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Re: [ecf-dev] ECF Release Train Participation
- From: "Campo, Christian" <Christian.Campo@xxxxxxxxxxxx>
- Date: Thu, 16 Dec 2010 09:08:39 +0100
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- Thread-topic: [ecf-dev] ECF Release Train Participation
just for curiosity. If ECF exits the Release Train, that also means that no other project that is in the release train can be dependant on ECF right ? What does this mean to p2 which AFAIK uses ECF for communication ? Maybe there are other projects that also use ECF (not sure), what does it mean for them ?
Am 16.12.2010 um 04:52 schrieb Scott Lewis:
> On 12/15/2010 6:06 PM, Jeff McAffer wrote:
>> <stuff deleted>
>> I completely understand the resource problem but have an honest question. What is the real incremental cost of being on the train?
> Unfortunately, in my view it's quite a lot. The must dos for Indigo
> continue to increase...and most of the existing (as opposed to new) ones
> also have a significant yearly incremental cost. There is also the plan
> creation, the review materials creation, the reviews themselves, and the
> inevitable time cost of the IP process (witness the yearly last minute
> fire drills around license consistency, etc), and the incremental releng
> costs (which never seem to actually go to 0...although all of us would
> like it if they did).
>> You don't have to do a new or extra release for the train. You could contribute the current released version of ECF to Indigo with no additional work other than the must dos.
>> As for the train requirements, yeah, that is a burden. However, I'd argue that they are in place, for the most part, to help our consumers.
> In my view they a) place too much of a burden on the project committers
> (i.e. the committers are the ones that do the actual work of meeting the
> requirements); b) are overly focused on helping certain consumers
>> They are likely good things for your consumers too.
> Perhaps for some consumers...but at the necessary cost of other
> consumers. For example, every bit of time that Markus, Wim, or I spend
> upon releng or IP for the simultaneous release (for example), is time
> *not* addressing other consumer's desires for new discovery features
> and/or providers.
>> There are sure to be some that are less relevant to RT-ish projects. We should seek to change this or get exemptions where it makes sense. From what I can see though the real work of being on the train is doing a release. So is the question "should ECF do releases" or "should ECF be on the train"?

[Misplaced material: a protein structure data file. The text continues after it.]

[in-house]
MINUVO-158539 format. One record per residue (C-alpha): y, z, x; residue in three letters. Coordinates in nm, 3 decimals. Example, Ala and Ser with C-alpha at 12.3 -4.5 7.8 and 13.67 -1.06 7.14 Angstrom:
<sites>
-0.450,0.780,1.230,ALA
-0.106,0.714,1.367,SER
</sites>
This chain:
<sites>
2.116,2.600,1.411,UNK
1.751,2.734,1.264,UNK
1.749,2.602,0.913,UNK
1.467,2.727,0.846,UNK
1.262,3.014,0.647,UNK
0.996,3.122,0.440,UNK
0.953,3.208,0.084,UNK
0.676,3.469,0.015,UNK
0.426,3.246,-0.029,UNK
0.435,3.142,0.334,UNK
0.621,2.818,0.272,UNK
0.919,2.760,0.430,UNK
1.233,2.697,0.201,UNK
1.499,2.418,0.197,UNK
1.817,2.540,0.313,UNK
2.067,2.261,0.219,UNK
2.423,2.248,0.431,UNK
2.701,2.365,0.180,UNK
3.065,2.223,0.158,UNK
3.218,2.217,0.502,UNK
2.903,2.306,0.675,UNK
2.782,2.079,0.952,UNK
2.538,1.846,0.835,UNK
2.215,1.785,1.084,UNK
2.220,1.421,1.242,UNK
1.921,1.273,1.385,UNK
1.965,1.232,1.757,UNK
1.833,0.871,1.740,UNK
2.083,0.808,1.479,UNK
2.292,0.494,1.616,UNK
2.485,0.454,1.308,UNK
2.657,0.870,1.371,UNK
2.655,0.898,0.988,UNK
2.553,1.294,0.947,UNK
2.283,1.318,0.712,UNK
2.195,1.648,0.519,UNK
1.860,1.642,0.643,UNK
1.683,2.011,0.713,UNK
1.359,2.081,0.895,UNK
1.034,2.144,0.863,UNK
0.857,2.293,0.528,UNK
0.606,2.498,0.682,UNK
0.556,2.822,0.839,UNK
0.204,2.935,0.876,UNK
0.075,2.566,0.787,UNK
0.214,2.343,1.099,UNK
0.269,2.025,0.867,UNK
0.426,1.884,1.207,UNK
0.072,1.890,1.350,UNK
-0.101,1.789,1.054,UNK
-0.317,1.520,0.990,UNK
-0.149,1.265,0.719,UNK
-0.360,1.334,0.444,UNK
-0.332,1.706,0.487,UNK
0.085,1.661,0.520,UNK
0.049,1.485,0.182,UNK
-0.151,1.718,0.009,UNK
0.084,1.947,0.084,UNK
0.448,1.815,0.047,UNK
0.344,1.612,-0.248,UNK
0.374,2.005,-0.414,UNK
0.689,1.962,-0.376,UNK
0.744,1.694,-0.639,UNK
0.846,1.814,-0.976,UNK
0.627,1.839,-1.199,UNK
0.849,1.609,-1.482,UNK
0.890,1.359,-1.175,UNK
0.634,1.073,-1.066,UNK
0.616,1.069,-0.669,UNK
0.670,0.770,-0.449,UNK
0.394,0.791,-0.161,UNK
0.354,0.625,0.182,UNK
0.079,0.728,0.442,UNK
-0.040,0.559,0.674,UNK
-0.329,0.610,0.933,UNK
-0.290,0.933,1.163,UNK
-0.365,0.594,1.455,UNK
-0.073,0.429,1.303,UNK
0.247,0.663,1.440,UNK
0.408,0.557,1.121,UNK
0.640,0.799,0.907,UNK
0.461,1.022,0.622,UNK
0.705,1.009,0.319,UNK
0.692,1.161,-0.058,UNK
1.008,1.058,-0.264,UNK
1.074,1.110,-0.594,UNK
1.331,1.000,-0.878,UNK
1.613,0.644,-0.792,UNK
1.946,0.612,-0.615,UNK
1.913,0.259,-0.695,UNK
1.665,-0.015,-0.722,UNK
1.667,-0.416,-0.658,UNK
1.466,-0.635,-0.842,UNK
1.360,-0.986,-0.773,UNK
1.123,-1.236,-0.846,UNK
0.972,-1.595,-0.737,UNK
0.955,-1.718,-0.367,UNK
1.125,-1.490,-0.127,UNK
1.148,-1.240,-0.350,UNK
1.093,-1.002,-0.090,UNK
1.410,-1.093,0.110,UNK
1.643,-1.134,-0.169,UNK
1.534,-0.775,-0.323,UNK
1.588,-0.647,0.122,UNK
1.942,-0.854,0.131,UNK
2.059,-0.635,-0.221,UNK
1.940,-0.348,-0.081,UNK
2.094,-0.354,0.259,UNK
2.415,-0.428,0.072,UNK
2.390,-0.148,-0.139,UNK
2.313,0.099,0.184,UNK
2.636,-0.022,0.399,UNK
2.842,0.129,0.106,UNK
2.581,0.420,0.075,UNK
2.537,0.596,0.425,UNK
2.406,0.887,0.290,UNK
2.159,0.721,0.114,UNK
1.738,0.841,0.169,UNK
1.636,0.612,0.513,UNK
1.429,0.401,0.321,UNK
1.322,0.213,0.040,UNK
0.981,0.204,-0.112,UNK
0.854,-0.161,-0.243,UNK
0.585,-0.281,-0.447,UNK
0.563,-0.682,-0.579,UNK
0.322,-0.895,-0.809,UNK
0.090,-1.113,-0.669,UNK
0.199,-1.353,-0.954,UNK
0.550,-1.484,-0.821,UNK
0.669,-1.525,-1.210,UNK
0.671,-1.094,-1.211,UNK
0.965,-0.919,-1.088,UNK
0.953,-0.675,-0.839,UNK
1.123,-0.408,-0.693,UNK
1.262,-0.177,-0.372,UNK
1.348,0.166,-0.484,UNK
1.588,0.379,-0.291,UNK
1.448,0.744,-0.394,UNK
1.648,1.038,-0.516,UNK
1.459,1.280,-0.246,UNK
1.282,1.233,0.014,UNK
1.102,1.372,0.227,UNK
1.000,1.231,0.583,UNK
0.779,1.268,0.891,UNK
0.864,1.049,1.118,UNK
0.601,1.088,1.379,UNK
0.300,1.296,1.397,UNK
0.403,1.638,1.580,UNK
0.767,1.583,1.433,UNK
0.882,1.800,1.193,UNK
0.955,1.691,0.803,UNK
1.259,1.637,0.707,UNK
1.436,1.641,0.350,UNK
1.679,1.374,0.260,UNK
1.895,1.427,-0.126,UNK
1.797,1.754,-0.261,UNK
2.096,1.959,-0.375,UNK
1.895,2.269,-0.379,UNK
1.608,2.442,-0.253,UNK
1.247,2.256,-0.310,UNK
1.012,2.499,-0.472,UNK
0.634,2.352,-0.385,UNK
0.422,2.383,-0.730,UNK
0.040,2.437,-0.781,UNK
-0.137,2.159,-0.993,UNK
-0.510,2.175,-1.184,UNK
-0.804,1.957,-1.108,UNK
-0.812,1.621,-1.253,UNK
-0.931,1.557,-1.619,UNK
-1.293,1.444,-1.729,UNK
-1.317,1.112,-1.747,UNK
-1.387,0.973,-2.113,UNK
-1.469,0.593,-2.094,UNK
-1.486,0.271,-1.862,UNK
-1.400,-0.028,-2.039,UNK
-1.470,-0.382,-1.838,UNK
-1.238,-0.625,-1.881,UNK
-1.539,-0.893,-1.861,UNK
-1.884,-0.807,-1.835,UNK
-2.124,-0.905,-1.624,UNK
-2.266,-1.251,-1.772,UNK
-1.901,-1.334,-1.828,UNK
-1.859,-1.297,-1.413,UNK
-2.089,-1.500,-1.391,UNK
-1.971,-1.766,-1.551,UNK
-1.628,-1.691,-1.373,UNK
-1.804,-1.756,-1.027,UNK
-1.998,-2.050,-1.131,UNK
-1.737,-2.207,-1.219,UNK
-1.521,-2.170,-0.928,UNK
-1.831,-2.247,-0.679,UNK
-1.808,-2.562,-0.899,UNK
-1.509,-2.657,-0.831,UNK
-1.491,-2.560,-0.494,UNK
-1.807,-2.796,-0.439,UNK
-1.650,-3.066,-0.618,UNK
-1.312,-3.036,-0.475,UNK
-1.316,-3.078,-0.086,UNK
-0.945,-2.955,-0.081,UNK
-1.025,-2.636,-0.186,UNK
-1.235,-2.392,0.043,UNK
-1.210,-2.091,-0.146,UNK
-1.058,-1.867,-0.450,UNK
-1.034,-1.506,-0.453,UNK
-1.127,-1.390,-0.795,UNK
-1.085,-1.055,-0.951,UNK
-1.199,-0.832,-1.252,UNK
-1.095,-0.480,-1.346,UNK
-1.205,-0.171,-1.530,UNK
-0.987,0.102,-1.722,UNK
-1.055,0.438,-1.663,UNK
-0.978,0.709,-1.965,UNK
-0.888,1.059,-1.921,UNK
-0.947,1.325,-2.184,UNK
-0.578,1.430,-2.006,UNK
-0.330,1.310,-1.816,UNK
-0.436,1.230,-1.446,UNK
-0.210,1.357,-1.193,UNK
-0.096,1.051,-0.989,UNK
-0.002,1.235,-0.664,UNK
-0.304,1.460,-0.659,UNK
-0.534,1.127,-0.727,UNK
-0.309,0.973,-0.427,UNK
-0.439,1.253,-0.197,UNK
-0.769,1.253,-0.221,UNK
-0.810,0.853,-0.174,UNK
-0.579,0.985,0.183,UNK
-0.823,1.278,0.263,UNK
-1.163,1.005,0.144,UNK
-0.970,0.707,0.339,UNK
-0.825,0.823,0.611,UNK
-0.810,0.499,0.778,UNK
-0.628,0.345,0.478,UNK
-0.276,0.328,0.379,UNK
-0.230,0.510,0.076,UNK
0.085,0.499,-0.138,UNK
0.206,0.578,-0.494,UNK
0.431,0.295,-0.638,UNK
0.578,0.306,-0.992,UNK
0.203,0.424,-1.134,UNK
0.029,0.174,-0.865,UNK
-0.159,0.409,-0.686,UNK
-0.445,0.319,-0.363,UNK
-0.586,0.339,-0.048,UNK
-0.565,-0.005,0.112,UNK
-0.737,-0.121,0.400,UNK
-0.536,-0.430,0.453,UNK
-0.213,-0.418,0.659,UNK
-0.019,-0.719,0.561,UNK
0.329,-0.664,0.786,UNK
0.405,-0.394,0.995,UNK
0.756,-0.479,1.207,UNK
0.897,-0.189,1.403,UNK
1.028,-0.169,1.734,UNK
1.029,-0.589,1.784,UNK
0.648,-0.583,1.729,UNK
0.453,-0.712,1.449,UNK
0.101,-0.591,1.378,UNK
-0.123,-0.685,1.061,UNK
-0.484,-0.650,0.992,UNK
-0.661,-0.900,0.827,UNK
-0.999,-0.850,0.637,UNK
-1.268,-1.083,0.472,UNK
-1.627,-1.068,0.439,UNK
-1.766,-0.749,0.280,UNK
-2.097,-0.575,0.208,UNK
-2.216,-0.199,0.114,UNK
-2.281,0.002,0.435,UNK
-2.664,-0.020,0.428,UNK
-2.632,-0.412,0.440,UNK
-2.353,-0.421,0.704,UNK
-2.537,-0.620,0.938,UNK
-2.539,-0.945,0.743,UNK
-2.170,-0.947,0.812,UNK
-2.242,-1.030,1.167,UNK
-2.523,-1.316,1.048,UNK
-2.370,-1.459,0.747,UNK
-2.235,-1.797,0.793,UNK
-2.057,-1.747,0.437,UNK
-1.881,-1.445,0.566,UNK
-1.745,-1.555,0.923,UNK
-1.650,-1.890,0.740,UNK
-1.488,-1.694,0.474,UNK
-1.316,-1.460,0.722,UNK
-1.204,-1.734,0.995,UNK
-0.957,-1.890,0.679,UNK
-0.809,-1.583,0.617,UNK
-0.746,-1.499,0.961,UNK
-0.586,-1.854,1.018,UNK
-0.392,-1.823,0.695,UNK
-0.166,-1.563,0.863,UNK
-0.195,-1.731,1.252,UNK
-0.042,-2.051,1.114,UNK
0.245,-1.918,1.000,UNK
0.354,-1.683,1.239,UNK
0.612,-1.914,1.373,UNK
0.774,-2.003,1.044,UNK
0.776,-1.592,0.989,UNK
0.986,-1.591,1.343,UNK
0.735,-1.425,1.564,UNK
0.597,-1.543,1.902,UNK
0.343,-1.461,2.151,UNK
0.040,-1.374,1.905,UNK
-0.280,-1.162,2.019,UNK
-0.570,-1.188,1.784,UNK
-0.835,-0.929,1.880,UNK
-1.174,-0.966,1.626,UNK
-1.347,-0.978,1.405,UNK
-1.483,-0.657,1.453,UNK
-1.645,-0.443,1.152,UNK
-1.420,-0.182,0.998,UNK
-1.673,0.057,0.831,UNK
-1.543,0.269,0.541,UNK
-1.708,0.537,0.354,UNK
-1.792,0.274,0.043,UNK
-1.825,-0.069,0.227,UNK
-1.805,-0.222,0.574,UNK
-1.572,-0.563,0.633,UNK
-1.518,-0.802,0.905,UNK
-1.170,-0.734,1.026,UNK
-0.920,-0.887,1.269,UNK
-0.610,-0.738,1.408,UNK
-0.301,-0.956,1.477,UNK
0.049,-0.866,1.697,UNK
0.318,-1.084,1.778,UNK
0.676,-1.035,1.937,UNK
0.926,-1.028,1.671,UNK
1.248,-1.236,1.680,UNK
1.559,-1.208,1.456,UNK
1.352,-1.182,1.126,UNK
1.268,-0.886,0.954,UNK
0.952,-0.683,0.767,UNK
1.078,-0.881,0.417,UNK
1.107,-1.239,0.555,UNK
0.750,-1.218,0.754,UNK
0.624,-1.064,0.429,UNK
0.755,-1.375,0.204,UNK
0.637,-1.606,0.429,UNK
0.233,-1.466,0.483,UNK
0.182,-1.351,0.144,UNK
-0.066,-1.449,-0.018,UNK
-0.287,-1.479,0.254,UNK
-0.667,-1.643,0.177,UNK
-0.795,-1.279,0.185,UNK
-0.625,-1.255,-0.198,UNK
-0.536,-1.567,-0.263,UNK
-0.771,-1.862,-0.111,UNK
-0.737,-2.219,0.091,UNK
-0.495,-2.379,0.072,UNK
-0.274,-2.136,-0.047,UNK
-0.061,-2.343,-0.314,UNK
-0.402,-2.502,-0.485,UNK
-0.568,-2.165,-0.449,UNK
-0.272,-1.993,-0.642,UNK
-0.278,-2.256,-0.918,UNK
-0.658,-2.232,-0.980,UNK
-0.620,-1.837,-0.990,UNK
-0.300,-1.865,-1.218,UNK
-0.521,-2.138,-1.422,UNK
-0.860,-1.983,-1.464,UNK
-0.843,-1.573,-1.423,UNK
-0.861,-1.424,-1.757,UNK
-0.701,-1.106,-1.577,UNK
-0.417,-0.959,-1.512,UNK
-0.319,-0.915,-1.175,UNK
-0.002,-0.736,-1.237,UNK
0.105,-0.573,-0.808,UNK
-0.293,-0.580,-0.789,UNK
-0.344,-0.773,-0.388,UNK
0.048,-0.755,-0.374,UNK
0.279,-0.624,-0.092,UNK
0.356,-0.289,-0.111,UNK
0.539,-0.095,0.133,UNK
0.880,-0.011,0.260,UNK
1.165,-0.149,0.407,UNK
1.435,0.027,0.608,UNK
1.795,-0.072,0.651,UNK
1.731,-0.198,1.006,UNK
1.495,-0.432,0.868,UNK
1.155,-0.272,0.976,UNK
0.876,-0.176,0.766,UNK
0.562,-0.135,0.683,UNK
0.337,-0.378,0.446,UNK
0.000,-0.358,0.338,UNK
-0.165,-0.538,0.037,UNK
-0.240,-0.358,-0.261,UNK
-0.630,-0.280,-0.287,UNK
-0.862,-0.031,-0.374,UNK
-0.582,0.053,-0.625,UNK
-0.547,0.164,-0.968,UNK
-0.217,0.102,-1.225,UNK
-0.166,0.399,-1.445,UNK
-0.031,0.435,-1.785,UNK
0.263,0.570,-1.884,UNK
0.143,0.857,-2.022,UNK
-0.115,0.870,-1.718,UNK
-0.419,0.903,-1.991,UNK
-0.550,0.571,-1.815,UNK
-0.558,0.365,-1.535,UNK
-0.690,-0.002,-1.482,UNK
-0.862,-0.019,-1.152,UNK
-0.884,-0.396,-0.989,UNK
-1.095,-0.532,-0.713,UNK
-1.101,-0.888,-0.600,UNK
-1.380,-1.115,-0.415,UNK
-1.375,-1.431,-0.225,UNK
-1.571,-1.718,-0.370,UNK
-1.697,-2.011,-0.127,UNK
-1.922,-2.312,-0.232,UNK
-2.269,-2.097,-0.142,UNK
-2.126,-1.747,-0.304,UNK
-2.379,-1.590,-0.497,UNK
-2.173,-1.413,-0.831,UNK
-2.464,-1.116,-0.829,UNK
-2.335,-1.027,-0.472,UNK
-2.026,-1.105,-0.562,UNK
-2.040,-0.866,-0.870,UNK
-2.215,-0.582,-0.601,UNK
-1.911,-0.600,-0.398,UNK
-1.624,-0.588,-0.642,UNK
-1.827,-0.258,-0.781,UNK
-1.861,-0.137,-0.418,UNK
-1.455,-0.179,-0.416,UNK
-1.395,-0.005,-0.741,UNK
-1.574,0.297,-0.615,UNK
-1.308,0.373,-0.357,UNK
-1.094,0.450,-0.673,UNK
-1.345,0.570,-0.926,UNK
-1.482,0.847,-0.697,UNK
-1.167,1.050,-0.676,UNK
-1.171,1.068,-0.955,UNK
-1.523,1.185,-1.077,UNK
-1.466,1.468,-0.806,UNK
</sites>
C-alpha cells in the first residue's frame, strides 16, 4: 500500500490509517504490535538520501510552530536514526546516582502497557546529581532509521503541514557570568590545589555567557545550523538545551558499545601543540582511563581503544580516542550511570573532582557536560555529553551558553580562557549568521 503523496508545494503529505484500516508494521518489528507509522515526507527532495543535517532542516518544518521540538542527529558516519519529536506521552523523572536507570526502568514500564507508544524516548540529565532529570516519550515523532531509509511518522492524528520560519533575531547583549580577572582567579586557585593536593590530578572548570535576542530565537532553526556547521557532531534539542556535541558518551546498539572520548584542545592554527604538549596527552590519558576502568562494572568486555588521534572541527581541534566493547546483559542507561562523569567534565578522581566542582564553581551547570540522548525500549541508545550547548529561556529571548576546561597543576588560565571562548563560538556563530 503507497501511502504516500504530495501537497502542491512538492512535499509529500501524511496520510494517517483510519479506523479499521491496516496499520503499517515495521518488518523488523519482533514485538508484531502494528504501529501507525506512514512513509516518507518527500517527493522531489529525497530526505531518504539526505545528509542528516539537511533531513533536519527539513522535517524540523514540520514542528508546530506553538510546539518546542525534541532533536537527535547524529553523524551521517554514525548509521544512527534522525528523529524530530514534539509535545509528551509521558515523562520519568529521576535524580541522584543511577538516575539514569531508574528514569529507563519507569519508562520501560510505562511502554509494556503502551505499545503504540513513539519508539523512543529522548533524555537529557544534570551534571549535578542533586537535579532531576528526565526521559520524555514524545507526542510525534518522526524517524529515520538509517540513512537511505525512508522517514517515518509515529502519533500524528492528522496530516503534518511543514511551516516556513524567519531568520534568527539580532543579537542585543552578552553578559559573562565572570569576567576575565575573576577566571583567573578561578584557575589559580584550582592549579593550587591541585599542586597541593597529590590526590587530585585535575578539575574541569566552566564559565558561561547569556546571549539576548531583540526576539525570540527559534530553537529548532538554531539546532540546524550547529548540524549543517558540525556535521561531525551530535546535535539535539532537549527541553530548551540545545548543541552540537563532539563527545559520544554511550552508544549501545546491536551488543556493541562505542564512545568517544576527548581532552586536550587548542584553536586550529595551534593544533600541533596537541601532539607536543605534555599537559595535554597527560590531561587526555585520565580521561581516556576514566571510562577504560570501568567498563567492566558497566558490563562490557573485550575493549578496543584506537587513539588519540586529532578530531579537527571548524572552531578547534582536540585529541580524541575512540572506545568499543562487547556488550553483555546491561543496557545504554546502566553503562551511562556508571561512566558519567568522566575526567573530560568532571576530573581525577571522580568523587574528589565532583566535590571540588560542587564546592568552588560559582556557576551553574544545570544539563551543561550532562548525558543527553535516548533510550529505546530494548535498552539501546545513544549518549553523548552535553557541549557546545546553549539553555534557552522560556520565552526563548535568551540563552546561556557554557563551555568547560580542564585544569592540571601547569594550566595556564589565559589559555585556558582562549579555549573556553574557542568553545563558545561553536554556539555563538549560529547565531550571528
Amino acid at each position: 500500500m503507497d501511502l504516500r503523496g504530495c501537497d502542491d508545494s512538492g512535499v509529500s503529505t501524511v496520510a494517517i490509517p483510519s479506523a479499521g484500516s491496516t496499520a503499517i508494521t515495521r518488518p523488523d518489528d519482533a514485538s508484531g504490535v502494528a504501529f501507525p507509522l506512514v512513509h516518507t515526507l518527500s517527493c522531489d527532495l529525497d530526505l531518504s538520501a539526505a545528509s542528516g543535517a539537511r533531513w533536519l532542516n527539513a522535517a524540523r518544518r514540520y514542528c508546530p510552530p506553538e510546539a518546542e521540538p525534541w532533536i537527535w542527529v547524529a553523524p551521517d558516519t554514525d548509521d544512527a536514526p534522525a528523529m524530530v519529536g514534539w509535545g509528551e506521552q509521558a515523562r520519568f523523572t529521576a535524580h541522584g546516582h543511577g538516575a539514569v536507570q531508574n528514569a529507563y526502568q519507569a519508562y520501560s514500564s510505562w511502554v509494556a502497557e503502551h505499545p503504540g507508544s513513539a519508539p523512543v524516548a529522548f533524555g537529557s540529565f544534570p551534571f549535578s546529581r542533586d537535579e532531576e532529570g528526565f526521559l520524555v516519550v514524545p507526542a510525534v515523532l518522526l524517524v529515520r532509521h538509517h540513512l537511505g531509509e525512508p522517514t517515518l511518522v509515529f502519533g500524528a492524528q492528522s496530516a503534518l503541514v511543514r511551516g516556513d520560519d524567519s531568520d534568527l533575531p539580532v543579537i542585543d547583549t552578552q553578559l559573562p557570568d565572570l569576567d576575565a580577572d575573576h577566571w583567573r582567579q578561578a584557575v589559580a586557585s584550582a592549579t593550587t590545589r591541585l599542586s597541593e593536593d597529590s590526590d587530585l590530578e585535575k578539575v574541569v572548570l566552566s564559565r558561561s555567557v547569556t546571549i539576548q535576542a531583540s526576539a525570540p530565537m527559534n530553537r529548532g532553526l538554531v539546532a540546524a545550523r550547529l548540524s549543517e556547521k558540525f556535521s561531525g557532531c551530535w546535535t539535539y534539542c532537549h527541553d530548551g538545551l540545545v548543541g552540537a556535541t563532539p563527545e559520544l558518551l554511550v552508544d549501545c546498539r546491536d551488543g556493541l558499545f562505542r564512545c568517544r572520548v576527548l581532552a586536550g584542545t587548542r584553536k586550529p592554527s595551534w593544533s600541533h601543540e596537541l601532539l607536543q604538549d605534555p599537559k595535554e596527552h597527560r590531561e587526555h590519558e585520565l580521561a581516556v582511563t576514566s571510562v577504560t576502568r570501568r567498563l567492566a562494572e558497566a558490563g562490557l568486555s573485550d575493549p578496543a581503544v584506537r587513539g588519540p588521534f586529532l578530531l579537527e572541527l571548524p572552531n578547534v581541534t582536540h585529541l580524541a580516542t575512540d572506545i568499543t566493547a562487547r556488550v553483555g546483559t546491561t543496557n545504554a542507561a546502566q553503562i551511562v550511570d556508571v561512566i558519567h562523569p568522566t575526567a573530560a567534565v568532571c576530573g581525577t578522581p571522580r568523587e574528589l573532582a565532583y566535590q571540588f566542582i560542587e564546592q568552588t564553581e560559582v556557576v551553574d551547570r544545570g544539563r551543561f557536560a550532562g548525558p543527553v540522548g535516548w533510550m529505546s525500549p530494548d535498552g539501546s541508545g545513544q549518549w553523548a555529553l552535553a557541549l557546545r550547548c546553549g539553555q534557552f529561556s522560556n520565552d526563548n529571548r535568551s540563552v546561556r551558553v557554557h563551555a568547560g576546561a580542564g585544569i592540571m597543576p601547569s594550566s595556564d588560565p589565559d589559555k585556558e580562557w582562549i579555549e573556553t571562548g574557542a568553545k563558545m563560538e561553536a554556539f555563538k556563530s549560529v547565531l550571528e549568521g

> No, I don't think this is right. After doing at least 7 releases of ECF
> and 5 simultaneous releases, I can confidently say there *is* a
> significant incremental cost of being on the train...over doing a
> regular ECF release (which is always a fair amount of work). And thanks
> to the additional must dos, this incremental cost consistently
> increases. It has become akin to a set unfunded mandates IMHO.
> There's little doubt in my mind that we/ECF will continue to do regular
> releases (e.g. we just had a 3.4 release in November and have 3.5
> release tentatively planned for Feb/Mar 2011). In fact, given our new
> build infrastructure and move to git, our release frequency might
> actually increase. This is also of benefit to many consumers.
>>> In my opinion, however, the value of the simultaneous release to communities like ECF's has gone down...and the costs of participation have gone up over the past few years (i.e. my previous note). The simultaneous release itself is no longer very 'new' to lots of folks (users/consumers of Eclipse RT technology and/or Eclipse)...and so doesn't really result in much improved exposure/distribution for participating projects (like ECF).
>> Not being in the Indigo repo would significantly dampen exposure and consumption in my opinion. The Helios repo is a very convenient and trusted location to get Eclipse components.
> Perhaps...but no resources is no resources. How is that to be
> addressed? If additional resources can be found and/or contributed then
> the choice to continue with Indigo is obvious/easy. If additional
> resources can't be found, then I don't feel I can commit to something
> that I knowingly cannot do.
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